<<the maker of heaven and earth>>
Ensure you worship the creator, not His creation
stretched out the heavens by His understanding” creating all things and sustaining everything by His word (Isa 40:28, 42:5; Jer 10:12; Col
1:15-17; Heb 1:3; Rev 4:11). Many people deliberately choose to worship and serve created things rather than God who made these things
(Rom 1:25). By professing to worship the Creator by means of creation, they soon lose sight of the creator and fall into all sorts of
deception. God declared we are to worship Him above all else (Ex 20:3; Mk 12:30). The Psalmist said, “Come let us bow down in worship, let
us kneel before the Lord our maker” (Ps 95:6). Because He created everything, everything belongs to Him and He has the right to rule over
us human beings. He gives us the freedom to choose Him or reject Him, yet with either choice there are consequences.
All humanity is made in the image of God and thus possess (to a very limited degree) the creative characteristic (Gen 1:27). However, when we create anything it is using something that already exists in some form, it is basically rearranging and building on previous ideas be it a painting, musical composition, or physical structure.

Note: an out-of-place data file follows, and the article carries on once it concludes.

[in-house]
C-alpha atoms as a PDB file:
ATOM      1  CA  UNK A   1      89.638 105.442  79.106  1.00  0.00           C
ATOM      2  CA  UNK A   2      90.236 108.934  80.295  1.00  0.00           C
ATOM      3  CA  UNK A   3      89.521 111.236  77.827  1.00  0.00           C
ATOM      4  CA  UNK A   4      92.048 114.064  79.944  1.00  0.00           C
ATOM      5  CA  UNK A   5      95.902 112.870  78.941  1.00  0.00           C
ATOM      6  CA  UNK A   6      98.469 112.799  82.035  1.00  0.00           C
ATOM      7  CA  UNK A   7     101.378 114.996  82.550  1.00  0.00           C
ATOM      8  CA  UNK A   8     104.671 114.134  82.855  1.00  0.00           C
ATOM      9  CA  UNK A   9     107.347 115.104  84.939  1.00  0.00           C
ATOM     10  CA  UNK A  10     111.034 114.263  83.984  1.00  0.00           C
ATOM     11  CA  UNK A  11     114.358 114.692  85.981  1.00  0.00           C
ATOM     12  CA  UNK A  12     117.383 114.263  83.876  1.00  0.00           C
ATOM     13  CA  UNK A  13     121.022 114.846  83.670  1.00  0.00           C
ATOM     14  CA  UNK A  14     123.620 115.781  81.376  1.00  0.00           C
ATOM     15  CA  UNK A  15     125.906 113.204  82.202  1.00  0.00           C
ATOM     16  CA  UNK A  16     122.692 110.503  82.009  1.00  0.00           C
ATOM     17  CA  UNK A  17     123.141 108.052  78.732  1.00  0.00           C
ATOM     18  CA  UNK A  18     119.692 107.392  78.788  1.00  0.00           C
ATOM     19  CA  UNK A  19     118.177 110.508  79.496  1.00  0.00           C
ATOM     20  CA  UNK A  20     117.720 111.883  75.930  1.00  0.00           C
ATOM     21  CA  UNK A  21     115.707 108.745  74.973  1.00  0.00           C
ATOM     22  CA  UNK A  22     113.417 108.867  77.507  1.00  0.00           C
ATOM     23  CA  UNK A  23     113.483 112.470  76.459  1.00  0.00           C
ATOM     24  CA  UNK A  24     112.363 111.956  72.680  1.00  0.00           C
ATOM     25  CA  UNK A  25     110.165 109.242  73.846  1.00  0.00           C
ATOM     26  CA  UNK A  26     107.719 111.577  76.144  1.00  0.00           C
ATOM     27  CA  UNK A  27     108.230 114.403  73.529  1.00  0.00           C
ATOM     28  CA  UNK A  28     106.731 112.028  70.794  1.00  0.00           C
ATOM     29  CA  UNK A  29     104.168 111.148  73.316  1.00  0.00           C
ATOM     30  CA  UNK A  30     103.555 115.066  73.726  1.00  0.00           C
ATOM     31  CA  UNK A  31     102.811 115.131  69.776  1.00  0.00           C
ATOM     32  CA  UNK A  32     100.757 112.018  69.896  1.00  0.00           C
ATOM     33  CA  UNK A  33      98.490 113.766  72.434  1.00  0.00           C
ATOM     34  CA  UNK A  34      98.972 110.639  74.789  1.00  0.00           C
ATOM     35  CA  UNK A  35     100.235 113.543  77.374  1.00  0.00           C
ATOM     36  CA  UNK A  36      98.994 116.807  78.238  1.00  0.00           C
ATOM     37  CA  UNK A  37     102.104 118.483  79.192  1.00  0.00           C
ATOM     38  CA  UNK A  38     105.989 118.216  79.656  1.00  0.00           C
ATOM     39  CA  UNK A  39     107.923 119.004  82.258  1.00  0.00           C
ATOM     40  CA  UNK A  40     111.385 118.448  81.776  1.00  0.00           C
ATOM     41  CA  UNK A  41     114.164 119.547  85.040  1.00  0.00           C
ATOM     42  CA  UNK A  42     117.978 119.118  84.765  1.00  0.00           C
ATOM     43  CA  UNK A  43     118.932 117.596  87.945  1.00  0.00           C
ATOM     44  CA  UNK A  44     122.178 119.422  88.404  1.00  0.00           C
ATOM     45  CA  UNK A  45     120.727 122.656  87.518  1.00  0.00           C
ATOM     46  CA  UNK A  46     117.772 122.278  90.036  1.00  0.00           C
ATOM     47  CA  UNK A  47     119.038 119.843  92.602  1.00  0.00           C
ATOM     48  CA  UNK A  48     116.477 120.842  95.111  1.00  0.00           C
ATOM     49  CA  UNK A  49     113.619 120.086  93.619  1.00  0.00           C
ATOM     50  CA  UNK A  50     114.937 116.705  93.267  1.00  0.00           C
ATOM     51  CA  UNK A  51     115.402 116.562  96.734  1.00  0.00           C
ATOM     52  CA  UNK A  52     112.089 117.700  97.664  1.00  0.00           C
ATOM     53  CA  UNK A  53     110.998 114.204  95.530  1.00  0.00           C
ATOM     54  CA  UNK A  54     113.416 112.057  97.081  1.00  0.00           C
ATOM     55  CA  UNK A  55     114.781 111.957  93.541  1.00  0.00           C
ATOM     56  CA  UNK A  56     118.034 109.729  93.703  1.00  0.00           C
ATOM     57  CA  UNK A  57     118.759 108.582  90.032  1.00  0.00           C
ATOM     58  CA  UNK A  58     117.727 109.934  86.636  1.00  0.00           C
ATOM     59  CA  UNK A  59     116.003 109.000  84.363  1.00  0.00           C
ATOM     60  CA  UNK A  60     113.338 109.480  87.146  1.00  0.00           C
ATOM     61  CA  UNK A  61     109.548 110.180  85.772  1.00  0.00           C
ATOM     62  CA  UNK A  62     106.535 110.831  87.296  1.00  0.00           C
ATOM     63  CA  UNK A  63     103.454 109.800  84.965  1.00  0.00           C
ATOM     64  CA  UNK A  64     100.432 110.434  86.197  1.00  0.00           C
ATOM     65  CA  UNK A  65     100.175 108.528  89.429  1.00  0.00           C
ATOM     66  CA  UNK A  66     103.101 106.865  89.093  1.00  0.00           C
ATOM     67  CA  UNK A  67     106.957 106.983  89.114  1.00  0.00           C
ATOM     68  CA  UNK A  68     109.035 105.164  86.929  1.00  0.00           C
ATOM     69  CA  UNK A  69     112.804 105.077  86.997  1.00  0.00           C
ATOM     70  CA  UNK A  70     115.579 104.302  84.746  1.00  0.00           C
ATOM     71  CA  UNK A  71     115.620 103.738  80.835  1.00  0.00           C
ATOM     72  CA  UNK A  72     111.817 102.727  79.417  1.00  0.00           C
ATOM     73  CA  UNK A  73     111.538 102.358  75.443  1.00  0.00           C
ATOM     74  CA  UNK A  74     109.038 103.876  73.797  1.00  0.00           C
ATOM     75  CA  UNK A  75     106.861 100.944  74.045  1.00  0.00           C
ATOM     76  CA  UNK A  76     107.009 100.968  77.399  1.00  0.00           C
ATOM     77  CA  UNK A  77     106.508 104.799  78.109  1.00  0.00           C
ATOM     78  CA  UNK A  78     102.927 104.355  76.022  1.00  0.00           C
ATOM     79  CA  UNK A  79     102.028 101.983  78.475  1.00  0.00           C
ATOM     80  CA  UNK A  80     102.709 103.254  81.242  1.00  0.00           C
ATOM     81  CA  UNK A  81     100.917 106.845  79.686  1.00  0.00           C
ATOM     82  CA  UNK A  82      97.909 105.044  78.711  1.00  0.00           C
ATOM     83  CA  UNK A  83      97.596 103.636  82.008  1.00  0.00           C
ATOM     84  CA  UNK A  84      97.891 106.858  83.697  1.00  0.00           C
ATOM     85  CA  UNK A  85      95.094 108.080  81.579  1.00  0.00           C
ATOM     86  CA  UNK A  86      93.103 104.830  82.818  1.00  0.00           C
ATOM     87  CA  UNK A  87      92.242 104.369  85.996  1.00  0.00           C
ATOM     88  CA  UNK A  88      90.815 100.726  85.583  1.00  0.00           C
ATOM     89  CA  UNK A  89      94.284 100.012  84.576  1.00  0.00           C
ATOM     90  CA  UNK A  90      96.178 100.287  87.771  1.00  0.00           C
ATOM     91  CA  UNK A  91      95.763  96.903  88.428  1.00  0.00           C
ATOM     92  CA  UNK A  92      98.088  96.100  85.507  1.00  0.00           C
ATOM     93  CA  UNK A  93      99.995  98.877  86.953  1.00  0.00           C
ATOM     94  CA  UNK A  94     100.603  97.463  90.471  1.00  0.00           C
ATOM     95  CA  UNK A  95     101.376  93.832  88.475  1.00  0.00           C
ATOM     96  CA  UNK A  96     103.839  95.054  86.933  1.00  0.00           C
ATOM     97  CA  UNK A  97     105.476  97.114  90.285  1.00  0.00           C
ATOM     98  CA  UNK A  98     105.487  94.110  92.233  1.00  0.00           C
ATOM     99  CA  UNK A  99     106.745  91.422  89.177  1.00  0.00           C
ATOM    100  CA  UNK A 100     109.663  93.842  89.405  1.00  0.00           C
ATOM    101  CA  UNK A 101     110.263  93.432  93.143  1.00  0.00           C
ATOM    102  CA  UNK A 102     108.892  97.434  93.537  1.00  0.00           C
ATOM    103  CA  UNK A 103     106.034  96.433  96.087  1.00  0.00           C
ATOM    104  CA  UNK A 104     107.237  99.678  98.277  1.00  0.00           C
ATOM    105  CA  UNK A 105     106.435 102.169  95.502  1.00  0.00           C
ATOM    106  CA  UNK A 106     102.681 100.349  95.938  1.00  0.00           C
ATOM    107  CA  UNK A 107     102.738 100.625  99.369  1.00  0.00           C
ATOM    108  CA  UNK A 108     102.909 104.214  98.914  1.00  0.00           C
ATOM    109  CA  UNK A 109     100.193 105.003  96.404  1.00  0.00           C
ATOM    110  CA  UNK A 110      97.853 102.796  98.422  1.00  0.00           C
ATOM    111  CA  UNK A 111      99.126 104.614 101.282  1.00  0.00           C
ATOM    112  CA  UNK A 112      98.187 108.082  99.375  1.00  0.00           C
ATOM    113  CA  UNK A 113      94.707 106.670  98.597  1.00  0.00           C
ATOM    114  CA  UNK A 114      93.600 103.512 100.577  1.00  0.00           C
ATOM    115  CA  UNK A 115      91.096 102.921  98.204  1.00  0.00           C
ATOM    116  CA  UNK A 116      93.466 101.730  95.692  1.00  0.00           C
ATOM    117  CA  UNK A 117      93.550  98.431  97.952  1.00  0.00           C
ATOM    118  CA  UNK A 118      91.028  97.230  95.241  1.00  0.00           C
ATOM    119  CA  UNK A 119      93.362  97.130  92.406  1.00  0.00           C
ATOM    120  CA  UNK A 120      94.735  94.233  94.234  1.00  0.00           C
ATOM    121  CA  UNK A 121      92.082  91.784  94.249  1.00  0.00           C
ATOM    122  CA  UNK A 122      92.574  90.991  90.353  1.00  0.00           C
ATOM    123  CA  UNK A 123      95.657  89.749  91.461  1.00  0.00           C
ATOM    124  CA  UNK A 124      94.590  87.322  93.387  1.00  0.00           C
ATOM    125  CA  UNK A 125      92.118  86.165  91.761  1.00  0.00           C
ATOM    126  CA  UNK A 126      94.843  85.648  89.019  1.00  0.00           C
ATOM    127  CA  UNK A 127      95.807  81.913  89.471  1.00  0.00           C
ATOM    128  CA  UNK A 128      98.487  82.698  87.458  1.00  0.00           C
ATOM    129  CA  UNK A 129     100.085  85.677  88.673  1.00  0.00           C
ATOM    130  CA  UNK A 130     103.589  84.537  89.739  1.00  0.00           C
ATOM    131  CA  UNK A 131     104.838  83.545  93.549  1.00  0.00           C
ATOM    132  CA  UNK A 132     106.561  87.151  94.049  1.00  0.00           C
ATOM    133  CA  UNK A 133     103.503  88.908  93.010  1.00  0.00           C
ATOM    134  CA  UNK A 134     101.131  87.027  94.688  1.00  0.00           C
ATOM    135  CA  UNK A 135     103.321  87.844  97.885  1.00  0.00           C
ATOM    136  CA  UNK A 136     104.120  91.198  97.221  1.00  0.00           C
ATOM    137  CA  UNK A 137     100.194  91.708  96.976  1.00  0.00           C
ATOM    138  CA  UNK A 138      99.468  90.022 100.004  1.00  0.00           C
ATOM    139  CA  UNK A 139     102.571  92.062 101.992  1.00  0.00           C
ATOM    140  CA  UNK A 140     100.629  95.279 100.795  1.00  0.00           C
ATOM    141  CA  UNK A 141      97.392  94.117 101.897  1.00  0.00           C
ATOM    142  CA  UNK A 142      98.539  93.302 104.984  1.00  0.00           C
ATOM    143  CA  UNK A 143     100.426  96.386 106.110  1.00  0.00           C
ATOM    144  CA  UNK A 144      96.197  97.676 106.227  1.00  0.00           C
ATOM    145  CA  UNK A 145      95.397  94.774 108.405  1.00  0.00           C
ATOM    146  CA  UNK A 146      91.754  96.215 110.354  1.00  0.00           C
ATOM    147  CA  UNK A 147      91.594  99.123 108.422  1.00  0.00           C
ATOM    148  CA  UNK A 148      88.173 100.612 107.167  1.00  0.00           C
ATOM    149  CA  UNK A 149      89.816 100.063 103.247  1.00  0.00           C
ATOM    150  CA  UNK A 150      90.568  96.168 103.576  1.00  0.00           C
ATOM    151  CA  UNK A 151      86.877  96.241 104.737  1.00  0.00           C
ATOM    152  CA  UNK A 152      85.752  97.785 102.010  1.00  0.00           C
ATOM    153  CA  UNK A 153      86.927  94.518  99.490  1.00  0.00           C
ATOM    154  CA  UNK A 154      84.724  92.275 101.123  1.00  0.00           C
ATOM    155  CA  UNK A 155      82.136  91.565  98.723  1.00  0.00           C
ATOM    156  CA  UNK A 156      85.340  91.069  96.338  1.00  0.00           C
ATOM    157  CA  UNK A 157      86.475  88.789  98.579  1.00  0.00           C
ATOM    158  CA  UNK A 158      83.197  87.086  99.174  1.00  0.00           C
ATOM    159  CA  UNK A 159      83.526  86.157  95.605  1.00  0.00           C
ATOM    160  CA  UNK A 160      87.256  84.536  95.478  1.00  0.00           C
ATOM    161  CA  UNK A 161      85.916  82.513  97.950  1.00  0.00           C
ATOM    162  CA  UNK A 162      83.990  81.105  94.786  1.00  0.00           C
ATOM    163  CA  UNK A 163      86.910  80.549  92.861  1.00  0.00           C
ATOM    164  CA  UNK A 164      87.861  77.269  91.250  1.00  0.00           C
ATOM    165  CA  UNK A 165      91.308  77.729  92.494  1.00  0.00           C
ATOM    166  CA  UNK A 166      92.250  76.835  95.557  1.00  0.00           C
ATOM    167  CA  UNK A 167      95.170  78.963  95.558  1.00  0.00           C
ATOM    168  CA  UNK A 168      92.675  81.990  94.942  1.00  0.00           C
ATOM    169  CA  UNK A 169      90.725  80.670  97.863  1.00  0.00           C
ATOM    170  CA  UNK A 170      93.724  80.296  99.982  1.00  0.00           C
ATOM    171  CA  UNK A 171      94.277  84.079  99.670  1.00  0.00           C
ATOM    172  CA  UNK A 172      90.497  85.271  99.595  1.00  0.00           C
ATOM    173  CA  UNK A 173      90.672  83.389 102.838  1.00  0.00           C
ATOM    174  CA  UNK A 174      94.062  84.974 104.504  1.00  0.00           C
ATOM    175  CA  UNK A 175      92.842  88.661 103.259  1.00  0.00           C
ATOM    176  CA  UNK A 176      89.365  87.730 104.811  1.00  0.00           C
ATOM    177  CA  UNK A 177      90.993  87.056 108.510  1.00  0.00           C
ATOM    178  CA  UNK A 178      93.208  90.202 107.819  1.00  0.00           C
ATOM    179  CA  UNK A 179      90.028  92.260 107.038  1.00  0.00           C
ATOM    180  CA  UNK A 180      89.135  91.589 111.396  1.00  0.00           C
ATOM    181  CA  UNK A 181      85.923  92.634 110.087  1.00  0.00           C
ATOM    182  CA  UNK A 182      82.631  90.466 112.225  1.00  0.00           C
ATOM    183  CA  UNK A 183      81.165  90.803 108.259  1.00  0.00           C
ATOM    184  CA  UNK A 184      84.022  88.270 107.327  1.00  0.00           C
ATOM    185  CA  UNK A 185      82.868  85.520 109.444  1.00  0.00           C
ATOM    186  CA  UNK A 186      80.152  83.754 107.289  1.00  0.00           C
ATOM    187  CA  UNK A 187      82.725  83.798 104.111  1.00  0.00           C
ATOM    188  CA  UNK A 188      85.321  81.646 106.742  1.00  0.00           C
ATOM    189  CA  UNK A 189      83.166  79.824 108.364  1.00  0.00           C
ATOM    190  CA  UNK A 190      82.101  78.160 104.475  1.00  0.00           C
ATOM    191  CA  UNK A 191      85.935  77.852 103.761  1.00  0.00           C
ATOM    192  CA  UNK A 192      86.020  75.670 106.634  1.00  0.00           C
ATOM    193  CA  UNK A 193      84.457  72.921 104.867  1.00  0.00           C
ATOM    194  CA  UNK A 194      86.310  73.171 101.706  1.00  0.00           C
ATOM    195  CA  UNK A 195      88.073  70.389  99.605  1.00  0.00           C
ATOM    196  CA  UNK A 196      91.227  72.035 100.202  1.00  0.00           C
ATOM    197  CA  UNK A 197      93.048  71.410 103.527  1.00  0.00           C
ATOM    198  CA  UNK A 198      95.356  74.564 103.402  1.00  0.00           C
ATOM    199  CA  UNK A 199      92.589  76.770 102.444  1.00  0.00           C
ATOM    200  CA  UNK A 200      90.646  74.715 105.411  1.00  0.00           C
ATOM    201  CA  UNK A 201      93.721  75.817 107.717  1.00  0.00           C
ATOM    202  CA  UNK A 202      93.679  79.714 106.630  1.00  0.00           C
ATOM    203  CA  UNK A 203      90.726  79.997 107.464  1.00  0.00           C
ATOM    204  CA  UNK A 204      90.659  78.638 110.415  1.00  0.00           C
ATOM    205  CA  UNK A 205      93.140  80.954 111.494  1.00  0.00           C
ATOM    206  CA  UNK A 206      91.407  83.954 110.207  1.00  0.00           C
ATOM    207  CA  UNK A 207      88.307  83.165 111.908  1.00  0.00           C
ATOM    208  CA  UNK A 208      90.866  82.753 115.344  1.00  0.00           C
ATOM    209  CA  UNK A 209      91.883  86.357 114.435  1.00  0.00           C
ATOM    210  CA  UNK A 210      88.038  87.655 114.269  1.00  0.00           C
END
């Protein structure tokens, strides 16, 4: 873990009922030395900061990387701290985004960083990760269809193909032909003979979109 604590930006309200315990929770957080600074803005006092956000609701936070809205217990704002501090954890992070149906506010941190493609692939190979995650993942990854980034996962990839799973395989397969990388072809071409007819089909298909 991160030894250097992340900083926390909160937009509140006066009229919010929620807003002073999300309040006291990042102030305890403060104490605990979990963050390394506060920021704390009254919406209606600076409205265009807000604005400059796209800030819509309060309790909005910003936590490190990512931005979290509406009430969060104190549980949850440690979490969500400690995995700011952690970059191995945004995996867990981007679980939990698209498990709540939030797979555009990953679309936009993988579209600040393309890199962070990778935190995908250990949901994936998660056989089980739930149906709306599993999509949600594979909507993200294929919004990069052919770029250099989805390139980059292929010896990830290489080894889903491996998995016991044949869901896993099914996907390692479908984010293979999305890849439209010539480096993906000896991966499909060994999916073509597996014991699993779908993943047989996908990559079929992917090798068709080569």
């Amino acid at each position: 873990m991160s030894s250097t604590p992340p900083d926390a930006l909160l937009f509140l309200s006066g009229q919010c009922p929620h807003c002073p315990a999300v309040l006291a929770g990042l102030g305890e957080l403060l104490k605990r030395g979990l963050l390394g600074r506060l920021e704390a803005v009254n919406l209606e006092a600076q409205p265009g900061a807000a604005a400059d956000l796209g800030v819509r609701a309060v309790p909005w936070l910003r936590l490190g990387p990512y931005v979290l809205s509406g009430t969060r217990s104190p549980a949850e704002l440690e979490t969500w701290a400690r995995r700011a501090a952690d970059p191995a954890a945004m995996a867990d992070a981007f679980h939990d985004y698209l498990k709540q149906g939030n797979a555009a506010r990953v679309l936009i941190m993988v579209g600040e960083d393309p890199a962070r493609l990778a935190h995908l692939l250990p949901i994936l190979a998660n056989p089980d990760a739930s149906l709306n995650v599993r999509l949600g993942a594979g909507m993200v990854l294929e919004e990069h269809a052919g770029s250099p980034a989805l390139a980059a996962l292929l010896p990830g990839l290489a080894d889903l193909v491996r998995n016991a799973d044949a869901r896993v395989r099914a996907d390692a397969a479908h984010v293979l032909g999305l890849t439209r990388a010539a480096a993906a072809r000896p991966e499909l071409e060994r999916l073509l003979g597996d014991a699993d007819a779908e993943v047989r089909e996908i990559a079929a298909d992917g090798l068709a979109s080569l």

Although the Bible says God who is omnipotent finished creating His initial work, He is still working by sustaining His creation governing it in an ongoing basis (Gen 2:1,2; Ps 66:7; Jn 5:17). At the end of this world as we know it, "God will create new heavens and a new earth...be glad and rejoice forever in what I will create..." (Isa 65:17,18). Jesus also said, "I go to prepare [make ready] a place for you" (Jn 14:2,3). This promise was not just to His followers when He was on earth but for all who will put their trust in Him. God declared, everyone who becomes a believer is created for His glory (Isa 43:7). Thank God He is still in the business of creating saints out of sinners, "If anyone is in Christ they are a new creature...created to be like God" reflecting His qualities (2 Cor 5:17; Eph 4:24). This initial work begins at salvation but is an ongoing process, expressed by David as "Create in me a clean heart" (Ps 51:10).